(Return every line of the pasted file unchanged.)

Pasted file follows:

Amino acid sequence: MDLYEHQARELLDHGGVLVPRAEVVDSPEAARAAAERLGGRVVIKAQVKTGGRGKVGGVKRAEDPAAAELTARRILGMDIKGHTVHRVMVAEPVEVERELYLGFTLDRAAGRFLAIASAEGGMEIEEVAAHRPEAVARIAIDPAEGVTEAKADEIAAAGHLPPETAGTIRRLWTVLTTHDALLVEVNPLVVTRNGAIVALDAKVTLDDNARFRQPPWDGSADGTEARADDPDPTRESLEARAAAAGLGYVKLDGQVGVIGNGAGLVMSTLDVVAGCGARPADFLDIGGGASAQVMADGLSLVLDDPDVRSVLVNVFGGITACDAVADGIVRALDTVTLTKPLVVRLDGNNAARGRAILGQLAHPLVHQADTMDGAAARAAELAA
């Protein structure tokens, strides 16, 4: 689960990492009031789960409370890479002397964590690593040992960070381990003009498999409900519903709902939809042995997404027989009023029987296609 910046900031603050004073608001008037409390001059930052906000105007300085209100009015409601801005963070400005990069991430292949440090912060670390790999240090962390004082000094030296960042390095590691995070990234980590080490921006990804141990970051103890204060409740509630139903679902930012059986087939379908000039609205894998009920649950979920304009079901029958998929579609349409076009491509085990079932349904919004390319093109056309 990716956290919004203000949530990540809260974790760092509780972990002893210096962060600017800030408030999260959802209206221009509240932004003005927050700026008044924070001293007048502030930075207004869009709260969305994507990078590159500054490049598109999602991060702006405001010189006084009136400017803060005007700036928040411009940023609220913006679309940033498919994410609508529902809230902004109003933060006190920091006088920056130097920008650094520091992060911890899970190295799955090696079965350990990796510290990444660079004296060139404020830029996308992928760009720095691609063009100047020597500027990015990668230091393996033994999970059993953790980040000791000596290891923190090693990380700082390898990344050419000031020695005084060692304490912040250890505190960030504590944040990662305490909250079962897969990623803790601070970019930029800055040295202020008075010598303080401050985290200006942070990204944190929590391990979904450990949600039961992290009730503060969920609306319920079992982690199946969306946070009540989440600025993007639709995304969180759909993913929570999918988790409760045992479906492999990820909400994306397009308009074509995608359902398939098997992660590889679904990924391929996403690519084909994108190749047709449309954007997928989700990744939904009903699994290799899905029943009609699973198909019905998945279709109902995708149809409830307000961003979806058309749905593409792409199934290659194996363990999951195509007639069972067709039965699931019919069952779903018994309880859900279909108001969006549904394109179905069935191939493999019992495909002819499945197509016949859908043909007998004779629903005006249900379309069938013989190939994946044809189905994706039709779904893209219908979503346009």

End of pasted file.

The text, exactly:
Amino acid sequence: MDLYEHQARELLDHGGVLVPRAEVVDSPEAARAAAERLGGRVVIKAQVKTGGRGKVGGVKRAEDPAAAELTARRILGMDIKGHTVHRVMVAEPVEVERELYLGFTLDRAAGRFLAIASAEGGMEIEEVAAHRPEAVARIAIDPAEGVTEAKADEIAAAGHLPPETAGTIRRLWTVLTTHDALLVEVNPLVVTRNGAIVALDAKVTLDDNARFRQPPWDGSADGTEARADDPDPTRESLEARAAAAGLGYVKLDGQVGVIGNGAGLVMSTLDVVAGCGARPADFLDIGGGASAQVMADGLSLVLDDPDVRSVLVNVFGGITACDAVADGIVRALDTVTLTKPLVVRLDGNNAARGRAILGQLAHPLVHQADTMDGAAARAAELAA
């Protein structure tokens, strides 16, 4: 689960990492009031789960409370890479002397964590690593040992960070381990003009498999409900519903709902939809042995997404027989009023029987296609 910046900031603050004073608001008037409390001059930052906000105007300085209100009015409601801005963070400005990069991430292949440090912060670390790999240090962390004082000094030296960042390095590691995070990234980590080490921006990804141990970051103890204060409740509630139903679902930012059986087939379908000039609205894998009920649950979920304009079901029958998929579609349409076009491509085990079932349904919004390319093109056309 990716956290919004203000949530990540809260974790760092509780972990002893210096962060600017800030408030999260959802209206221009509240932004003005927050700026008044924070001293007048502030930075207004869009709260969305994507990078590159500054490049598109999602991060702006405001010189006084009136400017803060005007700036928040411009940023609220913006679309940033498919994410609508529902809230902004109003933060006190920091006088920056130097920008650094520091992060911890899970190295799955090696079965350990990796510290990444660079004296060139404020830029996308992928760009720095691609063009100047020597500027990015990668230091393996033994999970059993953790980040000791000596290891923190090693990380700082390898990344050419000031020695005084060692304490912040250890505190960030504590944040990662305490909250079962897969990623803790601070970019930029800055040295202020008075010598303080401050985290200006942070990204944190929590391990979904450990949600039961992290009730503060969920609306319920079992982690199946969306946070009540989440600025993007639709995304969180759909993913929570999918988790409760045992479906492999990820909400994306397009308009074509995608359902398939098997992660590889679904990924391929996403690519084909994108190749047709449309954007997928989700990744939904009903699994290799899905029943009609699973198909019905998945279709109902995708149809409830307000961003979806058309749905593409792409199934290659194996363990999951195509007639069972067709039965699931019919069952779903018994309880859900279909108001969006549904394109179905069935191939493999019992495909002819499945197509016949859908043909007998004779629903005006249900379309069938013989190939994946044809189905994706039709779904893209219908979503346009």